1″ x 2″ glass

This pendant responds to a poem that beautifully explores the many reasons that we feel compelled to move.  We travel far and wide to be safe and comfortable and loved.  All made with glass cane, the colors and shapes on the bottom are separated and searching for the place where they will be welcomed. 

Chocolate and Caramel

1″x1″, glass

I can’t believe I made it through a full year of health-related pendants without making a chocolate-themed one, but better late than never!  Here it is, in honor of the chocolate-making class that I get to take today!  Glass has a strange way of looking like chocolate. A long time ago I made a set of flameworked beads in the shapes of chocolates, and this pendant is like the raw material.  Split glass smalti looks to me like rich chocolate, crunchy peanut butter and caramel just waiting to be turned into a tasty treat.

Falling leaves

1″ x 2″, glass

This pendant is an interpretation of one more beautiful poem that will be included in the upcoming group show “Translations” opening March 8th in Needham (see events list for more details).  I chose the colors to reflect the hues of fall, with the reflective, glowing quality that the evening sun can give, and placed the rough-cut edges of the black glass up to show the irregularity and variety that I love as I watch leaves floating down to the ground.


1″x1″, found objects

Everything is more beautiful in multiples, that’s why nature is so amazing,  unbelievable numbers of blades of grass, leaves, branches, berries…

Even machine-made jewelry findings gain a beauty and a rhythm in multiples.


1″ w x 2″ h, found objects

This pendant goes back to basics and just uses some of the beautiful antique watch parts that I’ve collected over the years.  Like the lead in a stained glass window, the black epoxy frames and separates each piece.


1.25″ x 1.25″, glass

A very dear friend of mine passed away recently.  She was a mosaic artist who collected wonderful tesserae, and I made this pendant out of pieces from her collection.  While this doesn’t look anything like her work, I know that by using her materials this piece will make me think of her every time I see the moon.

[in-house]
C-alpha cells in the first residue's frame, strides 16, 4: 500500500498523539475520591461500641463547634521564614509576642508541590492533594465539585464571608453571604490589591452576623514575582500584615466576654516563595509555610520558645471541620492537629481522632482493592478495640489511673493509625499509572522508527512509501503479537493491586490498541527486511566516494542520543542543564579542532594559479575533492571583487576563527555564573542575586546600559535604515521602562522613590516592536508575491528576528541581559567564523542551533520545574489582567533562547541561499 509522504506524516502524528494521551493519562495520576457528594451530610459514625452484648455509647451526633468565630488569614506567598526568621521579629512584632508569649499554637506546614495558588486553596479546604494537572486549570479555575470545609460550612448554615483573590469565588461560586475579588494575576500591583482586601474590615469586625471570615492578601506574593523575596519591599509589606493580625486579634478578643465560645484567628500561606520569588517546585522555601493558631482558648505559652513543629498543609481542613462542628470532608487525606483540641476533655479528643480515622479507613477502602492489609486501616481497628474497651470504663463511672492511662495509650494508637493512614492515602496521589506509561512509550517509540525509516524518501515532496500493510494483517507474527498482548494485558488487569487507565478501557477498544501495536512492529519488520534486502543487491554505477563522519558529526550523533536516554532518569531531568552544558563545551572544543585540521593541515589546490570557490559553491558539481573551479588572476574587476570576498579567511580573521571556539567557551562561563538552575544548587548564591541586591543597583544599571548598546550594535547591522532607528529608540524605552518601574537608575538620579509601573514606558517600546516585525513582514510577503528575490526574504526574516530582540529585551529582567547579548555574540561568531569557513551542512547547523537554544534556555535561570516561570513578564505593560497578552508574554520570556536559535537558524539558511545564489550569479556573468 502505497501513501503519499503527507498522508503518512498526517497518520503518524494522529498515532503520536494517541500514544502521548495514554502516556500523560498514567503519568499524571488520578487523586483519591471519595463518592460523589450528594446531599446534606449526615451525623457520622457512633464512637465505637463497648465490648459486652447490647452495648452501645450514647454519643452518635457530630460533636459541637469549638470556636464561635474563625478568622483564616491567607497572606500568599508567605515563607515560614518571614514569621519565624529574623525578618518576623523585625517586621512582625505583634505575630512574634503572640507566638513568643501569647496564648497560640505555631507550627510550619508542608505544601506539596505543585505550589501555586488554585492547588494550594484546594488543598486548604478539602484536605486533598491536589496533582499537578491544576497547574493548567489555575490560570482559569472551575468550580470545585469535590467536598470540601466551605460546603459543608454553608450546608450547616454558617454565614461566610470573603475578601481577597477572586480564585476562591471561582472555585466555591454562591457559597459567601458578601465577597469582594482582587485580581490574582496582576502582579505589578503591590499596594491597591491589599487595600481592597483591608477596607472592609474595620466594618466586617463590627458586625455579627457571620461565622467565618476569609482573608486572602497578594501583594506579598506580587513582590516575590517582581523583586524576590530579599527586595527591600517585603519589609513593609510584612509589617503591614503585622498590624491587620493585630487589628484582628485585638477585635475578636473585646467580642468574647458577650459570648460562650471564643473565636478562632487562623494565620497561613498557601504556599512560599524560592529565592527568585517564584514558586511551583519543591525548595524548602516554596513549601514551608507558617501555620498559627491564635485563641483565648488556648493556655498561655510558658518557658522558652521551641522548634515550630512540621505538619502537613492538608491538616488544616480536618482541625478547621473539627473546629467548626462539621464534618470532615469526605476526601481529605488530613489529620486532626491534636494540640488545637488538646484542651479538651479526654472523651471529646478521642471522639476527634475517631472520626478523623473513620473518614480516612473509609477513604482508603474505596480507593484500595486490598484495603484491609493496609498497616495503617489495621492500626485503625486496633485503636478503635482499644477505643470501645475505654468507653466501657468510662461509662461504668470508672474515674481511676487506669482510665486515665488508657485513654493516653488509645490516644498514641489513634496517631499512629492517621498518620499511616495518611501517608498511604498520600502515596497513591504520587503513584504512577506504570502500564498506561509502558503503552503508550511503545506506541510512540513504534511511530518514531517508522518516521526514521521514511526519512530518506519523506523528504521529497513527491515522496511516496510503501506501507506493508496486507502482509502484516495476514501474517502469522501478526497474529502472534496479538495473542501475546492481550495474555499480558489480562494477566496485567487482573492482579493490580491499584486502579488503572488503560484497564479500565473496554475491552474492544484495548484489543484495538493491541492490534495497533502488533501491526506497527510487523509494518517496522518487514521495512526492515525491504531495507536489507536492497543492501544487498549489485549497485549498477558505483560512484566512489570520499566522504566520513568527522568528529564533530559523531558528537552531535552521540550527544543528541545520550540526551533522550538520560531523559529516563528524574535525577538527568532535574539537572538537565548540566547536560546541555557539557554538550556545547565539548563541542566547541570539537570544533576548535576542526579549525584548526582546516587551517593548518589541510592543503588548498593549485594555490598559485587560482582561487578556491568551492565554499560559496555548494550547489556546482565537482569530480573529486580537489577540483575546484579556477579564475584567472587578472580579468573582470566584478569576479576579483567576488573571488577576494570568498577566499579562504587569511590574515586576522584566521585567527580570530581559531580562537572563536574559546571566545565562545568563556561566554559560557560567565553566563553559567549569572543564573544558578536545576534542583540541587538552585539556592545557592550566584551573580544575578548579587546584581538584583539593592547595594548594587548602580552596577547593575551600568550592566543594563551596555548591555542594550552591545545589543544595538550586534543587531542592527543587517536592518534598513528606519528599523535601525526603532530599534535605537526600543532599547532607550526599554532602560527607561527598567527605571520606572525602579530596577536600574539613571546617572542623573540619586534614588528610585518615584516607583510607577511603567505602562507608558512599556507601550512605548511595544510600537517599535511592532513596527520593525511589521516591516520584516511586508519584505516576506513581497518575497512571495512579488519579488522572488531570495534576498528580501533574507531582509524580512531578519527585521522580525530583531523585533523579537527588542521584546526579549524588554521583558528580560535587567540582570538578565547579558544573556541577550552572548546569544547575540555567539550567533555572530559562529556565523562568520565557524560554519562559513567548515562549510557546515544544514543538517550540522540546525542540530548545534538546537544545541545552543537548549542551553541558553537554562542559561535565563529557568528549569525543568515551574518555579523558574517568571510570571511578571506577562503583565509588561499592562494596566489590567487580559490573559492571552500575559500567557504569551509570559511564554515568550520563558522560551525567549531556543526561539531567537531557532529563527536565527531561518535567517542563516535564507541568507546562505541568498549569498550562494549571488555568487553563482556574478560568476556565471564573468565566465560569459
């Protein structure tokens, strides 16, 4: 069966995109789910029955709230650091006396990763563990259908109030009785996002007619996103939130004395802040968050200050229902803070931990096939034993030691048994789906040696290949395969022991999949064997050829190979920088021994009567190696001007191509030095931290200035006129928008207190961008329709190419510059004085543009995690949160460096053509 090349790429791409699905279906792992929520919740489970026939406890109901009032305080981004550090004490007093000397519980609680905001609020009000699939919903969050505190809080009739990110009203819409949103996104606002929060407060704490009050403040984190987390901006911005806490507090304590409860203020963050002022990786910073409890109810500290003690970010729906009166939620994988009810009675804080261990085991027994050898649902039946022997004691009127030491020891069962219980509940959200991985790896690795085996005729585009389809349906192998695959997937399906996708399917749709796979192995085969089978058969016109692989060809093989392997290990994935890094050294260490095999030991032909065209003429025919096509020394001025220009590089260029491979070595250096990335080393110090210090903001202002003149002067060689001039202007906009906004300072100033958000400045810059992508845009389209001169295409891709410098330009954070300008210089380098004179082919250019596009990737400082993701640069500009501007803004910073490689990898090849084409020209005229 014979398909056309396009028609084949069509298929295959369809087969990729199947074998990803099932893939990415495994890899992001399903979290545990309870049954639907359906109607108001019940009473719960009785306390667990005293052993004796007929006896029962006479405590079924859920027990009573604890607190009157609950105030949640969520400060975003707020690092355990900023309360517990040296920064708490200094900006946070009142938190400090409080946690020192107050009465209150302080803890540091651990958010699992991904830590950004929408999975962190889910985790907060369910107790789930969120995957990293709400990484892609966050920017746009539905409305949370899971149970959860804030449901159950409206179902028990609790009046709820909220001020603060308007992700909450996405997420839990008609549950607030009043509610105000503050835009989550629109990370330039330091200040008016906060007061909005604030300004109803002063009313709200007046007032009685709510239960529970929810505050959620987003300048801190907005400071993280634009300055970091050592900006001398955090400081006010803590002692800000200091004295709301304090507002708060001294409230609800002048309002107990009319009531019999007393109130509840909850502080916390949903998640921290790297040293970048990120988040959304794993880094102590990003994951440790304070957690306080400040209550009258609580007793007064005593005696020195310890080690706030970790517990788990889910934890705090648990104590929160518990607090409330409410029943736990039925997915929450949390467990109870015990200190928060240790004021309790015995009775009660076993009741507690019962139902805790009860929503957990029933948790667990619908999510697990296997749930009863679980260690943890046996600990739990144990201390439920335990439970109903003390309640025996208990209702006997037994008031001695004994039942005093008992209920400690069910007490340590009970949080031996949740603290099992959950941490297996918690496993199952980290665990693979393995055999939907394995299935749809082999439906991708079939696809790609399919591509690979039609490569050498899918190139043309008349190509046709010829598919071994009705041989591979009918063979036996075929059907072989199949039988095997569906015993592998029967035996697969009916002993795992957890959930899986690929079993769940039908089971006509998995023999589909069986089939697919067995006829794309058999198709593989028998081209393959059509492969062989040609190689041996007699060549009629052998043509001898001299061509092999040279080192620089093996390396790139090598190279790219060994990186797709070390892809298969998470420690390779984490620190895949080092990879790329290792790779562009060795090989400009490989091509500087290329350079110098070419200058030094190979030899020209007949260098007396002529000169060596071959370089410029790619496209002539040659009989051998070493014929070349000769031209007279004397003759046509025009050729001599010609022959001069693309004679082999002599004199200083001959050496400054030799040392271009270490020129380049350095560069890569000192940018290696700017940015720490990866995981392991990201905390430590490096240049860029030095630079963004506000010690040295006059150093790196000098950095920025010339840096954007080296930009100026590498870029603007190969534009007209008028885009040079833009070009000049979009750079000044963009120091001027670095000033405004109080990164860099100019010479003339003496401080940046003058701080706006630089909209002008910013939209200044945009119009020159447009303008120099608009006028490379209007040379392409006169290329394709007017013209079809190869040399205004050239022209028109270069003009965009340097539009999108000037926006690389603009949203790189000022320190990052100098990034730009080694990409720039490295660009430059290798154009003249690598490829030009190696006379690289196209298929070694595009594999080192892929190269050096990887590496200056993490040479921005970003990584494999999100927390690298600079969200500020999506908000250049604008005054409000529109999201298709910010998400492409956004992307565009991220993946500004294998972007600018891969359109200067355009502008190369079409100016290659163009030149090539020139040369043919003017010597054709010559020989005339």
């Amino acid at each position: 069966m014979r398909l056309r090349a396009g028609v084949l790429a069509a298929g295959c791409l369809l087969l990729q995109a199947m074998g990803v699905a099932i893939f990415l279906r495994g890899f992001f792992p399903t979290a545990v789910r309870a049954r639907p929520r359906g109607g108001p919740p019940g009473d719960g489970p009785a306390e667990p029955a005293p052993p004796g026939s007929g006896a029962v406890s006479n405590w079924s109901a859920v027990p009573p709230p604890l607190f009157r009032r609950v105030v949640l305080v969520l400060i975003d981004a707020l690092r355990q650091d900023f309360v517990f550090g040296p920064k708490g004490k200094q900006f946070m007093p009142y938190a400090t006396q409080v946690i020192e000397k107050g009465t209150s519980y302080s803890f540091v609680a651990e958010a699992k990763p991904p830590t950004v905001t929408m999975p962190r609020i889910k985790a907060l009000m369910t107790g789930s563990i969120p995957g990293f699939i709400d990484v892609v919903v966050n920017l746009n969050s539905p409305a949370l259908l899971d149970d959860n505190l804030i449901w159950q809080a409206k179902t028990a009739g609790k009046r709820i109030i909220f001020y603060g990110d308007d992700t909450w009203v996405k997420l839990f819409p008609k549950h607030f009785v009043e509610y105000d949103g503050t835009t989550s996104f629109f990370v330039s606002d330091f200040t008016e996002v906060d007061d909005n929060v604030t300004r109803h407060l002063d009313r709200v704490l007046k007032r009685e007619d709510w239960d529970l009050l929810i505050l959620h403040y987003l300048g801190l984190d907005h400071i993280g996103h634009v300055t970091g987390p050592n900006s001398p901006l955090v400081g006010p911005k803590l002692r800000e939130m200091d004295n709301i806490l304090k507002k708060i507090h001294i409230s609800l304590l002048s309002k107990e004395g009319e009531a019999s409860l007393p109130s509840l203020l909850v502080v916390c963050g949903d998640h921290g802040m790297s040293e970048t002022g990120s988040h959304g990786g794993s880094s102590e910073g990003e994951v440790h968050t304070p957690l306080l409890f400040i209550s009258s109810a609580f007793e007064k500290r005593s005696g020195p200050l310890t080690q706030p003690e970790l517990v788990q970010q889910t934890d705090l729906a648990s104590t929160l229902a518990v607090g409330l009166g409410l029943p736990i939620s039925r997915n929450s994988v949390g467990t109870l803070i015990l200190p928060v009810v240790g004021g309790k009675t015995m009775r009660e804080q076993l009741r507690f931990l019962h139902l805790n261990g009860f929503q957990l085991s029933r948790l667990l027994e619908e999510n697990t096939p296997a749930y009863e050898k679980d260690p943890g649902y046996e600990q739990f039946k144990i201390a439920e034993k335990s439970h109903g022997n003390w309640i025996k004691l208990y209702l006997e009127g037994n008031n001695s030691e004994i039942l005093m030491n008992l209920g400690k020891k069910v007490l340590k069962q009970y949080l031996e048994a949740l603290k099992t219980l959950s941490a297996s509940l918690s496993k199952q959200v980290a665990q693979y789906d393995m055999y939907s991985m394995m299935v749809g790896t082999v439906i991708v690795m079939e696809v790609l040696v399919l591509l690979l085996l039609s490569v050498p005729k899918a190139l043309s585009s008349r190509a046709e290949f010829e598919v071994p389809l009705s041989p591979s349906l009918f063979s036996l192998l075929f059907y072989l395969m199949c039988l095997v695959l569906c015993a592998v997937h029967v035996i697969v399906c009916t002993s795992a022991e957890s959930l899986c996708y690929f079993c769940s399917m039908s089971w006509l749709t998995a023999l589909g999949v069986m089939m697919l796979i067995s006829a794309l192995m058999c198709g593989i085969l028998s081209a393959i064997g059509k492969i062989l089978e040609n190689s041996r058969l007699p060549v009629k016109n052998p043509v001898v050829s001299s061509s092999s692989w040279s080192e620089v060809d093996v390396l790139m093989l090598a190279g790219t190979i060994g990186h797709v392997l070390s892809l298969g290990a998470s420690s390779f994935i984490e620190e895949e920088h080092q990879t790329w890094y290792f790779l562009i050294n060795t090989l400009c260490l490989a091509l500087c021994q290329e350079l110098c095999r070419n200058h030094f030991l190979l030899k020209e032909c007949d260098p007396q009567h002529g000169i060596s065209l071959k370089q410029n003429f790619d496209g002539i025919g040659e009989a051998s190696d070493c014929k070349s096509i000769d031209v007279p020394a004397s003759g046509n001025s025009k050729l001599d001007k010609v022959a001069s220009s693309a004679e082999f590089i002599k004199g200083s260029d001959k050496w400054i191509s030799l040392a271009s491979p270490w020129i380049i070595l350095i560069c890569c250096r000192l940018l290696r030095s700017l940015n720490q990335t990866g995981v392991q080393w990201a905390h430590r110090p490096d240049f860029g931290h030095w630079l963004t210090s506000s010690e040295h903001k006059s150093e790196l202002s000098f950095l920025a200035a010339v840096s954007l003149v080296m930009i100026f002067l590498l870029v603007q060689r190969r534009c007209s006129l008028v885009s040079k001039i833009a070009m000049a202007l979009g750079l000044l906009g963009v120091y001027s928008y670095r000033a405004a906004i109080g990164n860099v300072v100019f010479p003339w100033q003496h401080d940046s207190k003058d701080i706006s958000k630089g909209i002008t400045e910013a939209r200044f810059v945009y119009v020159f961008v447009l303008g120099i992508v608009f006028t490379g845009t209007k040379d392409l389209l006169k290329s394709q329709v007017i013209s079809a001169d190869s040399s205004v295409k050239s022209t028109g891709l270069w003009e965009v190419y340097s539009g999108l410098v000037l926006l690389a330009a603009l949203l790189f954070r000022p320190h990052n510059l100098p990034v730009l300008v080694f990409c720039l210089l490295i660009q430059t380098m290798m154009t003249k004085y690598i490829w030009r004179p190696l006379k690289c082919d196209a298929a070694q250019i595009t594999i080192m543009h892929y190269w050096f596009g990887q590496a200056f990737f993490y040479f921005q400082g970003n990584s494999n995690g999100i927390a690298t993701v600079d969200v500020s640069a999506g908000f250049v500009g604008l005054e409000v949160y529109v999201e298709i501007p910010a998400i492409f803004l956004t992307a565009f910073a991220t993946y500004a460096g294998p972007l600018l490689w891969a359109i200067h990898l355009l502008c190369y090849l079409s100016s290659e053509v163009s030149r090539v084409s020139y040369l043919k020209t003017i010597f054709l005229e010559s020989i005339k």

1″ diameter, found objects

This week was my birthday, and I was so busy that I barely had a chance to pause to take a breath (or post a pendant), but being celebrated did make me take a few hours out to enjoy the people around me and to think about the passing year. This design made from seeds and clay beads is meant to reflect a calendar, with a colored bead marking each season of the year.

The Blues

1″ x 2″ glass and found objects

This pendant is a bit of a mish-mash with pieces of technology, beads, broken glass and pieces from polymer clay canes that I made when I was a child.  If “the blues” are things that make us sad, I like the idea of taking them all and forcing them into an itsy-bitsy frame where somehow, as a collection, they take on a new beauty.


1″ x 2″, glass and found objects

As a nod to Thanksgiving, this pendant is one of a series that includes pieces of glass from a plate with the image of the brilliantly-colored turkey, the peacock.  A sign of welcome in some parts of the world, peacocks remind me of the irony that our country celebrates one immigration story while at the same time making so many new immigrants feel unwelcome.

Fiddlers Three

1″x 2″, found objects

This piece has a very different feel than the last few that I’ve made.  A response to another touching poem that will be part of a collaborative exhibit in March, the pendant explores the imagery, the cadence and the facade of joy that nursery rhymes carry.


1″x1″, glass and found objects

One more pendant grew from this year’s Diwali sweets. The back side of glass that’s pressed with foil looks just like Indian burfi  with silver foil on top.  Cut into a diamond just like a burfi, this pendant will make me hungry every time I see it.


1″x 2″, found objects

Patina is the change on the surface of metal that shows its age. It can become darker, irregular and more colorful as it interacts with the chemicals around it. I’ve been watching how humans age lately, and thinking about how we also become more irregular and colorful over time. This pendant is a commentary on the passing of time that combines intentionally patinated metal, shiny beads that will never show their age, and antique watch parts, dark with patina.


1″x1″, glass and found objects

Sometimes the Diwali outfits at family celebrations are all about color, but this year they were all about shine. A little bit of metallic thread, a shiny mirror, a lot of rhinestones…and then simple fabric becomes amazing.  This pendant is about creating shine and eye-catching sophistication from less-than-perfect materials.

Pondering children

Based on a beautiful poem that explores individuality and the way that as parents we watch our children grow and become unique, this pendant uses found objects to represent a parent and three children.  The three children are similar, but their size, their perspective and what’s inside makes them each unique.


Glass, 1″x 2″

In the second of my poem-inspired pendants, here is “the tree, against the backdrop of the sky”.  You’ll have to come to our January opening to see the rest of the beautiful and moving poem.  I created the form of a tree by breaking a thick, frosted, mirror-backed piece of glass along the lines of a trunk, branches and roots.  The deep cracks are visible through the glass from many angles giving depth to what would otherwise be a flat design.  The colors and textures of the pendant sky, like the real sky, change as the light changes.